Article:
I hAve been doing a bit of work in the garden recently, but how would you react if I told you I'd planted Japanese knotweed and some rhododendron and would be happy to see them spread into the wild; indeed, I'd encourage it?
Would you think me a criminal, or an enemy of Scotland perhaps, or of the natural world, or of the entire planet?
That might sound a bit over the top, but that's what the discussion of native and non-native species is like. Even though dividing plants into native and non-native is as fatuous as assuming a fir tree knows where the border between two countries is, millions of pounds is spent supporting futile attempts to control certain plants and animals. And in case any of us should doubt the point of the whole process, those who take part justify it all with the worst B-movie vocabulary: words like "invasion", "swarm" and "monster".
Rhododendron ponticum is a good example. The plant has had all the usual pejorative terms thrown at it ("dirty", "invader" and even "evil") and James Fenton, an ecologist who has worked for the National Trust for Scotland, said recently that if we took no action to control it and came back in a thousand years, the landscape of Scotland would be just one dark rhododendron forest.
This kind of hyperbole is rarely questioned in the discussion of non-native species, even though it defies common sense and the history of the plant itself. Rhododendron ponticum can certainly do well in certain kinds of soil but it is no more or less likely to spread than so-called native plants like bracken, for example, or ivy.
And plants do not spread ad infinitum anyway - that's not how nature works. As the plant biologist Ken Thompson points out in his book Where Do Camels Belong?, Americans used to get hysterical about the purple loosestrife plant. It was accused of reducing diversity but the long-term evidence was different: there was a first wave, it declined, and diversity reasserted itself. With the exception of very small islands, that's what new species do: they increase diversity rather than reduce it.
The only reason we defy this logic and organisations such as the Forestry Commission and Sepa go on trying to control certain plants is because they have been labelled non-native, but what does that actually mean? Rhododendron ponticum was in this part of the world before the last Ice Age so how old does a plant have to be, exactly, before it is considered native?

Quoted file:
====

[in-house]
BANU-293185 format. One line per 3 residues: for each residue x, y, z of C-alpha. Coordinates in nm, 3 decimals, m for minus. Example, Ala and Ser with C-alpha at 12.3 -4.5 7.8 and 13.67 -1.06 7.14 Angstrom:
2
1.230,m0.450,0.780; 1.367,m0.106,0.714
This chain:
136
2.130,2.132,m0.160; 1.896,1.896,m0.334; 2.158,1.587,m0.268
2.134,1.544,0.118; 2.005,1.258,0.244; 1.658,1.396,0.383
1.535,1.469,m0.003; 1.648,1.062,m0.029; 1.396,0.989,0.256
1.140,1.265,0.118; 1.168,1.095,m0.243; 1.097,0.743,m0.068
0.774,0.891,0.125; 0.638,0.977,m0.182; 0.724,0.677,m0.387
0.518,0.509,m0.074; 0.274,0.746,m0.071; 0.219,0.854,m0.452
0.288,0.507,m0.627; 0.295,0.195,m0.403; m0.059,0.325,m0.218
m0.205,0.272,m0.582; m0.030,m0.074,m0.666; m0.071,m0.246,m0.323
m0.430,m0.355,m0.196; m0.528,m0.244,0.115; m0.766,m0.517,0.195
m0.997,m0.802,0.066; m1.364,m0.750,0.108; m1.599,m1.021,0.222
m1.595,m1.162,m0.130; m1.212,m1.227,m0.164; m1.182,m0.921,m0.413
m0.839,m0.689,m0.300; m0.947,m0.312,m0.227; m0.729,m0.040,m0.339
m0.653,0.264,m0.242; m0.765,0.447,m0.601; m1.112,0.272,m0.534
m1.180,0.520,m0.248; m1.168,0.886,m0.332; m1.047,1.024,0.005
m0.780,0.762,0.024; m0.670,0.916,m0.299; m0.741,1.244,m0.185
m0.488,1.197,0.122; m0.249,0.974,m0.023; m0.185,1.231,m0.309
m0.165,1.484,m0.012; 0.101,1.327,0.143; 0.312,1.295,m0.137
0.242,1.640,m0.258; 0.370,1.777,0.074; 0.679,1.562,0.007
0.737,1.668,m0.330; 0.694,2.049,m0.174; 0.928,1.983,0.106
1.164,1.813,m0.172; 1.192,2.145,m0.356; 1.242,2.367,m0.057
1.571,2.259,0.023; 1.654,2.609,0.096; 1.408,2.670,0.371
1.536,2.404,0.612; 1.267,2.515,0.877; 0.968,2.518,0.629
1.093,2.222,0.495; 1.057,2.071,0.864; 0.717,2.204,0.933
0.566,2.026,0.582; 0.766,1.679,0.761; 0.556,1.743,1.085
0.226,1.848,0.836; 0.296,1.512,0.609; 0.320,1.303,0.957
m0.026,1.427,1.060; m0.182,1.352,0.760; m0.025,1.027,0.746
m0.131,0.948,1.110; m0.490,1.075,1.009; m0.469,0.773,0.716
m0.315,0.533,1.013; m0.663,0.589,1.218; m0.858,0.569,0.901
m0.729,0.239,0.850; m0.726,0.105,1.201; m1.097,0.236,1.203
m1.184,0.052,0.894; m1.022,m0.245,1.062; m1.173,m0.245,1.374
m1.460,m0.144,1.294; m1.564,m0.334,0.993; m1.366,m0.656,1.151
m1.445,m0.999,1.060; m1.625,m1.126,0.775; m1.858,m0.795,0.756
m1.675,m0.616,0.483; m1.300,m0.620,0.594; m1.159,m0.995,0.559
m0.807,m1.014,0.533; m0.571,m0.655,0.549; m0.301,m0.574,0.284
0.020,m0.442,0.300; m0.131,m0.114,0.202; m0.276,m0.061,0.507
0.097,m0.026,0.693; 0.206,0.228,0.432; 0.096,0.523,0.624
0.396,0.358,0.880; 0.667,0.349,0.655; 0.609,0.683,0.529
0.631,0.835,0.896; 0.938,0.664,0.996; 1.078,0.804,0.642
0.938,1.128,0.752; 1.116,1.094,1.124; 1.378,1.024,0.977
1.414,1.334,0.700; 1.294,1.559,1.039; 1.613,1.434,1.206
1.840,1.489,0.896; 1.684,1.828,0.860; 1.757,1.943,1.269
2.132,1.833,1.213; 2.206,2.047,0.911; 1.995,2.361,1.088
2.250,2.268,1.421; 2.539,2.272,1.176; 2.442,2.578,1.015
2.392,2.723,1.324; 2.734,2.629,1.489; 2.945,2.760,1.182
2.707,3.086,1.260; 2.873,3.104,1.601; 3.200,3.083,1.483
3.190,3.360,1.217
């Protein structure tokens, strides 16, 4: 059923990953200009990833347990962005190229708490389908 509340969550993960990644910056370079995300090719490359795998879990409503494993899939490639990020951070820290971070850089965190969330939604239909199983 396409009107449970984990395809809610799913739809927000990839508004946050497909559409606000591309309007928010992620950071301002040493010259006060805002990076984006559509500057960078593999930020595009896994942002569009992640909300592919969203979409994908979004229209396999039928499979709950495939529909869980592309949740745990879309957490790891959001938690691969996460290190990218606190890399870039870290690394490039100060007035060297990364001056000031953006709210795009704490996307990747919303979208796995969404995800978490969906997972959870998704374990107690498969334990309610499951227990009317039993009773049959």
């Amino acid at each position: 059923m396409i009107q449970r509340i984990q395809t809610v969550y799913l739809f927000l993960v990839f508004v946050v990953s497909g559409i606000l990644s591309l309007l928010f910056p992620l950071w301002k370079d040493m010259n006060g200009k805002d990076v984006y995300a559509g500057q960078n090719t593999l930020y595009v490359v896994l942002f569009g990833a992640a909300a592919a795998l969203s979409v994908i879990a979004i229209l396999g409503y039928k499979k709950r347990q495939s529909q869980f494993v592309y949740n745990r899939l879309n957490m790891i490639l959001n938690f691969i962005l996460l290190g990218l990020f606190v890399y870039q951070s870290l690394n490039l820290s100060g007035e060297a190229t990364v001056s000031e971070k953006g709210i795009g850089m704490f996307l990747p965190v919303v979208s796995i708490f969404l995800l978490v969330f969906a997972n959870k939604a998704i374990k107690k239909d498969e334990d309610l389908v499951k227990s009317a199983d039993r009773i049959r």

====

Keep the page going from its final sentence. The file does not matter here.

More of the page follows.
The idea of native and non-native is also pretty much a modern idea. It was invented by the Victorian botanist Hewett Watson and has spread ever since, like a swarm in fact, even though no-one can agree on a definition of native. In the search for one, some of those working in invasion biology try to go back to a year zero but how far back do you go? And if you go too far back, the problem is you reach the point where the world was one great continent anyway and every plant and animal was free to roam where they pleased.
Other attempts at defining native and non-native rely on human intervention (in other words, if the plant or animal has been introduced by humans, it is non-native) but again this breaks down quickly. Many apparently native British plants, for example, were introduced by humans but there were introduced a long time ago, so that is deemed to be OK.
And even if we could agree on what is non-native, we cannot agree which non-natives should be controlled. There is a consensus that grey squirrels (introduced 120 years ago) should be culled, but there are no attempts to control the collared dove, which has only been in Scotland since the 1950s. Should I shoot the collared doves that come to my garden, or at least send them back to Asia, their "home"?
Despite all this confusion, the desire to keep things in their place goes on even though none of it will matter in thousands of years. By that point, plants and animals will have moved on; perhaps no-one will even remember that there ever was a Scotland, and that's the point. Instead of talking in terms of native and non-native, humans should be looking beyond their own lifetimes and their own borders. Species evolving in one spot, spreading and then dying back, is perfectly normal. Let's leave nature to get on with it.